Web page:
Here’s an example of a dream versus a goal.
Your dream might be to make the New York Times bestseller list. For this to happen, you need to be traditionally published, you need to be able to sell at least 10,000 books in the first week and have sustained sales of at least 5,000 in the weeks following. Even if you manage to do this, you still might not get on the list.
Because getting named to a list is an editorial decision. This means that you could sell oodles and oodles of books, you could outsell every other author on the list, you could dance and sing your book’s praises on all the shows and podcasts in the world, and if the NYT powers that be don’t like you, your book, or your message, they won’t put you on the list.
Do you see why that’s not a goal? You don’t control the outcome. The outcome is based largely on other people’s subjective opinions and decisions.
I’ve had a handful of clients who had the ability to go for it. And yet, even though they hit all the numbers and did all the right things, they didn’t make the list. Then, instead of being proud of the incredible effort it takes to hit the right numbers and get the publicity (which truly is an accomplishment in and of itself), they’ve experienced crushing disappointment because they didn’t get an accolade that had nothing to do with the effort they made, or even reader responses to their book.
So, I invite you to think hard about what you want. If it’s a dream, consider writing it down, but then acknowledge to yourself that this requires a bit of grace and luck, factors that are outside of your control. Then get real about the parts of the dream that you actually do control. You can still make the goal in line with the dream, but I hope you truly do the work to get yourself to a place where you can be proud of what you accomplish, even if it doesn’t garner the recognition that you hoped it would.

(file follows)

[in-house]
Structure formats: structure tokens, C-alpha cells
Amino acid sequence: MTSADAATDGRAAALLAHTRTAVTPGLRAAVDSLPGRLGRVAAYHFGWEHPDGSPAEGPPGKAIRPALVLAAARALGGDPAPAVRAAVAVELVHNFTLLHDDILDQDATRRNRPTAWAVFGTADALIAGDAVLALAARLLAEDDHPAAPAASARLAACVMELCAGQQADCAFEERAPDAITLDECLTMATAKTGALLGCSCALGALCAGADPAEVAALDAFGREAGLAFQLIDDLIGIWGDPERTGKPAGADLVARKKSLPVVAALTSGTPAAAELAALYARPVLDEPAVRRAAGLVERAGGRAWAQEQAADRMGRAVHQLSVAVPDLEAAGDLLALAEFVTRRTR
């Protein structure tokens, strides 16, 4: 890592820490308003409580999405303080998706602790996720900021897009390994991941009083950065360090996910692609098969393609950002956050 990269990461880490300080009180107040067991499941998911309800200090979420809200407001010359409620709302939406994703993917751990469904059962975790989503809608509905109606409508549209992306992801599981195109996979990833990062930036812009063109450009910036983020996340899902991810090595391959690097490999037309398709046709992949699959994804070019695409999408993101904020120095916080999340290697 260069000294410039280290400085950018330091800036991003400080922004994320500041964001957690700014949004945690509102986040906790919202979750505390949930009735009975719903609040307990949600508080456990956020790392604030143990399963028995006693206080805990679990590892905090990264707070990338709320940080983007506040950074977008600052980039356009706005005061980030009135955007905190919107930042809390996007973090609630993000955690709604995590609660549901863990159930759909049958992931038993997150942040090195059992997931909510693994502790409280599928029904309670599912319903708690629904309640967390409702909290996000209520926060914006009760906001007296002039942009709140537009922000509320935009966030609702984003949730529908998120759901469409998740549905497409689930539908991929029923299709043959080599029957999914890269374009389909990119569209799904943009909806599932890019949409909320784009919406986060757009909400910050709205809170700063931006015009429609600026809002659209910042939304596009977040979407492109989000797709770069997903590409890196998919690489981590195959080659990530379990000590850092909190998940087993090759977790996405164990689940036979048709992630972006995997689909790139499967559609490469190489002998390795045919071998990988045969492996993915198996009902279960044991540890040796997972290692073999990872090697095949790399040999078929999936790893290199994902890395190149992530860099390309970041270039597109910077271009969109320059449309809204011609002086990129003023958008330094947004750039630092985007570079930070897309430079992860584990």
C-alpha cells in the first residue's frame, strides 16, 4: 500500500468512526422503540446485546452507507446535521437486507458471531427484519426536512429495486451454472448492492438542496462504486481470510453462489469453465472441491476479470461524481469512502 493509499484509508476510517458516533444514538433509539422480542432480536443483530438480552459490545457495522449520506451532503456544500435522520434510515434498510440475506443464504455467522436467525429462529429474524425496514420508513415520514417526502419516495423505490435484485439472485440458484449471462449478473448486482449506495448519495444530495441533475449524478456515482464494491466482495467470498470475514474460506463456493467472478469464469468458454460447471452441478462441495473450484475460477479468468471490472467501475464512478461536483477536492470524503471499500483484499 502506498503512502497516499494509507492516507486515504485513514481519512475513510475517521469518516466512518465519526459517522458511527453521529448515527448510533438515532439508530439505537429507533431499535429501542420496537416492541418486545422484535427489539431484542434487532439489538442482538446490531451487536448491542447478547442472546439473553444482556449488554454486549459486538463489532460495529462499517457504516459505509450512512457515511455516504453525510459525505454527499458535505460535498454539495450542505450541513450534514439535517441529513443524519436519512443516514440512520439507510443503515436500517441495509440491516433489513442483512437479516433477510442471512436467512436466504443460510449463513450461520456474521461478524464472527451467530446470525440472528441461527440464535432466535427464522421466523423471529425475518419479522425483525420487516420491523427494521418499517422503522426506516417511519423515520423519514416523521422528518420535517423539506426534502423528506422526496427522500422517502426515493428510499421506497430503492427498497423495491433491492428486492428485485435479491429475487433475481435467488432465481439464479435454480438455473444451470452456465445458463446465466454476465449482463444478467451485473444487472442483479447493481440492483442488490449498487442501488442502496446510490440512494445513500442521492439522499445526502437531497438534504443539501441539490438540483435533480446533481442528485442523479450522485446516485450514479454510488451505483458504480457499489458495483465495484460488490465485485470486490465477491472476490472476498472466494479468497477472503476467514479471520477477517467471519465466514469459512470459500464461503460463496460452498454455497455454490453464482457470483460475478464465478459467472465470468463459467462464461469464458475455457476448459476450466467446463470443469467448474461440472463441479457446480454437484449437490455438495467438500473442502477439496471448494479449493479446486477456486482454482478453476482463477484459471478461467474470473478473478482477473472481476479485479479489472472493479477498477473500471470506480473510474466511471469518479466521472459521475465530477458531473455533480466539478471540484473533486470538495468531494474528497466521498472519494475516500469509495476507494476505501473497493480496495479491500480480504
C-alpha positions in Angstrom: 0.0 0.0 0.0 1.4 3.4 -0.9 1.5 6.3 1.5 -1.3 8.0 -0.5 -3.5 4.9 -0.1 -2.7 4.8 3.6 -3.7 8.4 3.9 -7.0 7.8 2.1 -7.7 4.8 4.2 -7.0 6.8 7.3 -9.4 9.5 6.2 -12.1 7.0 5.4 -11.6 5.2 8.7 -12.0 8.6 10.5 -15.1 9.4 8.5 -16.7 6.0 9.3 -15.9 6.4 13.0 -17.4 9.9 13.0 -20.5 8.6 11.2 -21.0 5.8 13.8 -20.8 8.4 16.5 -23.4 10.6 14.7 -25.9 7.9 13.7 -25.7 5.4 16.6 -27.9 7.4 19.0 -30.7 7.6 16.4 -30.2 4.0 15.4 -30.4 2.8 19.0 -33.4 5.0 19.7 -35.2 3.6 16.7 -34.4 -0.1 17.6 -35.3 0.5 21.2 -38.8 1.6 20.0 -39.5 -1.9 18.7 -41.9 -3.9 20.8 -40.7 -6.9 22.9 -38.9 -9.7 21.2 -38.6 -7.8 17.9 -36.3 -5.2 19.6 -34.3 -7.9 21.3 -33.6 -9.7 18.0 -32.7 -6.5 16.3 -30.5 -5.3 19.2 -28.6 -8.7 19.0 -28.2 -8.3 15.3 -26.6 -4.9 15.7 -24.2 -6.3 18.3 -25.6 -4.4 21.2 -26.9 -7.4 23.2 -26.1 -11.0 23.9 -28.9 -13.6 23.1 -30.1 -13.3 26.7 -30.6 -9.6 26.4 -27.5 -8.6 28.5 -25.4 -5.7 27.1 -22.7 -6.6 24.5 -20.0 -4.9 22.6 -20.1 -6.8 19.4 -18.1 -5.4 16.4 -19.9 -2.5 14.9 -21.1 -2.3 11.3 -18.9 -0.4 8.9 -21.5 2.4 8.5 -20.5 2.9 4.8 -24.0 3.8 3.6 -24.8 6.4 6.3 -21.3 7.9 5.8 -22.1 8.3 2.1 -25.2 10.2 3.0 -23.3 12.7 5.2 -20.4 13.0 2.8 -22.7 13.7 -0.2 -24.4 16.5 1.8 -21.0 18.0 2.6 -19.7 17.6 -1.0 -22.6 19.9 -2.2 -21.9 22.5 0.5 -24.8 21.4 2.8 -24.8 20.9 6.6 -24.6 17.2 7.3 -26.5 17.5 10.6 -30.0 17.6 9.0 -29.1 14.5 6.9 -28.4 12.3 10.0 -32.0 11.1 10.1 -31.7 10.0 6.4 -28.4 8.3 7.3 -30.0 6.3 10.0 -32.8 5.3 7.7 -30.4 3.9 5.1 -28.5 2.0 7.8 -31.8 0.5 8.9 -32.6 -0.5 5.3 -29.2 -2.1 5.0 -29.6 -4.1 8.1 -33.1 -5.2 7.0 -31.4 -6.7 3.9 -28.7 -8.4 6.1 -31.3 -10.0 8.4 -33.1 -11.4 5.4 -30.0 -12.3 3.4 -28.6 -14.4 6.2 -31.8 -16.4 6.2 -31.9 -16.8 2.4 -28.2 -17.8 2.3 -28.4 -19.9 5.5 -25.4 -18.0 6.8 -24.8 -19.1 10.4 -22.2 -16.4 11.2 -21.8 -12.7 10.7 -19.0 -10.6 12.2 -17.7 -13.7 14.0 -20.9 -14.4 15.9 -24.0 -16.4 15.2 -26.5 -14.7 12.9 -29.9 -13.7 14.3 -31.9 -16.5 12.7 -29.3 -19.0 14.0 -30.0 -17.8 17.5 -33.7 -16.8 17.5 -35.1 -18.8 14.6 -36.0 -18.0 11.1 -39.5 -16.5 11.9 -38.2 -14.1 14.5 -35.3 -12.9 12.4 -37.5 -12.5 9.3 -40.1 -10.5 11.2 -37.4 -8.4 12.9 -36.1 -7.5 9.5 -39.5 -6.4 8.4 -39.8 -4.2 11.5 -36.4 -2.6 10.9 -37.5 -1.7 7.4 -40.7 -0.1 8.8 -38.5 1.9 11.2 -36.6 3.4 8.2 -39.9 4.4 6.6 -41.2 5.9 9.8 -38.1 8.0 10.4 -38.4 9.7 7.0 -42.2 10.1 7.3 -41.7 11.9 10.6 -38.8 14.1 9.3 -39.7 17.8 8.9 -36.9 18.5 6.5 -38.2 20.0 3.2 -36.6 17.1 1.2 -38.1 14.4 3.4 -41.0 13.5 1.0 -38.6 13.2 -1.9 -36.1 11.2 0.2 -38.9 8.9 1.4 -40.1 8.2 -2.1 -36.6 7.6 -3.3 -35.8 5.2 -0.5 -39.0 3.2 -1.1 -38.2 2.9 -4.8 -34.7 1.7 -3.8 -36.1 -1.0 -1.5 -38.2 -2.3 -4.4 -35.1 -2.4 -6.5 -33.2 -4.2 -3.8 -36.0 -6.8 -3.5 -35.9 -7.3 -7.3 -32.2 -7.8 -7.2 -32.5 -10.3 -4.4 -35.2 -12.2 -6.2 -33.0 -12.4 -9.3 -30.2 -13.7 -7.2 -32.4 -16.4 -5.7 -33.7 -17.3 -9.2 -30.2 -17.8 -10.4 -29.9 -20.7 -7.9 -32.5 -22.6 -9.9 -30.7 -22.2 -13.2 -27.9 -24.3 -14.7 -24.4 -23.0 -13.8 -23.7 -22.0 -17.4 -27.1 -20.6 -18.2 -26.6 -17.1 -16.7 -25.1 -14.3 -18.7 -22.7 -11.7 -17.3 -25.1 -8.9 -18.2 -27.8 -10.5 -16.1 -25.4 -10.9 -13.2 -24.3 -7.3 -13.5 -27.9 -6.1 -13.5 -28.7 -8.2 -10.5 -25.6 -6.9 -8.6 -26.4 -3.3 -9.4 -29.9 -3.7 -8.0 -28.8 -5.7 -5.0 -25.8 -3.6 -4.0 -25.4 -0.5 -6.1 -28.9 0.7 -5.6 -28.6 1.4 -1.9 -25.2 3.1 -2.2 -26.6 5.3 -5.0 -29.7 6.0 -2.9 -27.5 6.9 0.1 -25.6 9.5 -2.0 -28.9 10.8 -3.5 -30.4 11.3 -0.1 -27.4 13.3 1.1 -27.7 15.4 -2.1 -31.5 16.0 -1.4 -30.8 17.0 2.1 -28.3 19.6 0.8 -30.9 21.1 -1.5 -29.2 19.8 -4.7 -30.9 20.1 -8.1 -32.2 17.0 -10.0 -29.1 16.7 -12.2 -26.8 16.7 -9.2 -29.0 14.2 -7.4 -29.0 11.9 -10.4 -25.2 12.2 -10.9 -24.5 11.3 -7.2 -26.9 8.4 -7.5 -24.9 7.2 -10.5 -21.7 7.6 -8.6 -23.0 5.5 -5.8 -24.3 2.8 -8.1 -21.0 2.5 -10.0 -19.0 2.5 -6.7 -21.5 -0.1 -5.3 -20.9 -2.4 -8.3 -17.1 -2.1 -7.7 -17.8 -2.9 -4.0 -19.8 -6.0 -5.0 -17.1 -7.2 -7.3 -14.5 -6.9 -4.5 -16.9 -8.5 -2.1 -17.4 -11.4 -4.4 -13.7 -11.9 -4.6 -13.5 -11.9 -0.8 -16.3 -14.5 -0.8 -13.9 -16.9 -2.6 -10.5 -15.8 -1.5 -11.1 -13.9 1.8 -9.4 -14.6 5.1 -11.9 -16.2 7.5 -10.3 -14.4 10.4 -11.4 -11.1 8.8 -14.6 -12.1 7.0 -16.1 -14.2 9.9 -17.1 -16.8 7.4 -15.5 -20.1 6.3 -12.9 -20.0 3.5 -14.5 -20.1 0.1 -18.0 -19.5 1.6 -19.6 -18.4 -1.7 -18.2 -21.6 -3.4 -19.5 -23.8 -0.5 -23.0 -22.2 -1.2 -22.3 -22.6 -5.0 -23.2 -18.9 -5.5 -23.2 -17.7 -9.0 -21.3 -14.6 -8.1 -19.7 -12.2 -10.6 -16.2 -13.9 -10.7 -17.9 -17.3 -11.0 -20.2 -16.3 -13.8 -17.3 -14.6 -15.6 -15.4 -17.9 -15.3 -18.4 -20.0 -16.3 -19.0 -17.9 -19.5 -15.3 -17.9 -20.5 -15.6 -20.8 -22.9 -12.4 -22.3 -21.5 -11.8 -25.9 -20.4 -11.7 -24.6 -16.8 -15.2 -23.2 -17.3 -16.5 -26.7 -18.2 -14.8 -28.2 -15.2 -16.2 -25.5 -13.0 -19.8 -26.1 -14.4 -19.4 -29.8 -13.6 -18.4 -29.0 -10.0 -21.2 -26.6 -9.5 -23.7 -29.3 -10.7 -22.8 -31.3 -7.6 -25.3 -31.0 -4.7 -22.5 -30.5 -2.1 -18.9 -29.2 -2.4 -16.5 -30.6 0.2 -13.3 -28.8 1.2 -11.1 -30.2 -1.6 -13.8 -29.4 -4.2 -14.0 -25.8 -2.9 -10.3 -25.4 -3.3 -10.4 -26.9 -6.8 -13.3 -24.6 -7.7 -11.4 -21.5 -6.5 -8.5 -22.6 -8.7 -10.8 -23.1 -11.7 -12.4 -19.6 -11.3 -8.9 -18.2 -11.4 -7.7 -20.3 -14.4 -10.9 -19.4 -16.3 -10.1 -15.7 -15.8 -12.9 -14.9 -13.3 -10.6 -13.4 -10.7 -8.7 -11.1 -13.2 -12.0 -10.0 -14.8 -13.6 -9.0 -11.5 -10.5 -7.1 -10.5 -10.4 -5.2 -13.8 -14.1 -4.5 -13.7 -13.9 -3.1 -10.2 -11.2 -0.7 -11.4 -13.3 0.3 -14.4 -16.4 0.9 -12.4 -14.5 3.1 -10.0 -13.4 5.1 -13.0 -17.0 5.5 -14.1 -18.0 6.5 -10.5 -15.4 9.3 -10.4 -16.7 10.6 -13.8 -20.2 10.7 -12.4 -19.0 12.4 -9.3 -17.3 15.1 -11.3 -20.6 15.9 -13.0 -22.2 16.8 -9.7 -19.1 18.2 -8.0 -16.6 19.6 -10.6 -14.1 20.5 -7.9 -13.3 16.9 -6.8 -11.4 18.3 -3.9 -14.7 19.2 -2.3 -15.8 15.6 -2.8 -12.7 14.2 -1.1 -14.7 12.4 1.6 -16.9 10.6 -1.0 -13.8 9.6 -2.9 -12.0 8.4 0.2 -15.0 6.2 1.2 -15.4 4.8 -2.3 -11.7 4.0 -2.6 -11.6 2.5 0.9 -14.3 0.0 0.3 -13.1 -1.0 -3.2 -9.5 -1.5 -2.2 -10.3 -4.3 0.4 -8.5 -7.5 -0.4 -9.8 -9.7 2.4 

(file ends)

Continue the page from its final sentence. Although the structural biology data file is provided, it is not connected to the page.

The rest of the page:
So, if your original dream is to be on the NYT bestseller list, and you’ve done the work to let that go and now want to set a goal with an outcome you can control, your goal at a minimum would be:
- Secure 5000 pre-orders before the launch date from Amazon, Barnes & Noble, and other major booksellers
- Show sales of 10,000 book sales in the first week, spread across the United States
- Consistently show sales of 5,000 or more in the following weeks, spread across the United States
- Have [X] amount of media and podcasts appearances in New York and throughout the country in the week of launch and the weeks following
These are admirable goals all by themselves. If you manage to do all of the above, you will have generated a ton of buzz and interest in your book, which boosts word-of-mouth, which eventually leads to more sales, which leads to wider notoriety for you. Even if you didn’t get the accolade you wanted, attaining these goals alone is an accomplishment that every author should be very proud of.
Whatever your goals are for writing the book, write them down, both the internal and the external goals. Keep them somewhere that you’ll look at them frequently – over your desk, on your vision board, as the wallpaper on your phone – so that you’re reminded why you’re taking on this creative endeavor. You’ll need a boost now and then when you get into the work of creating your book, and your goals will keep you clear and on purpose.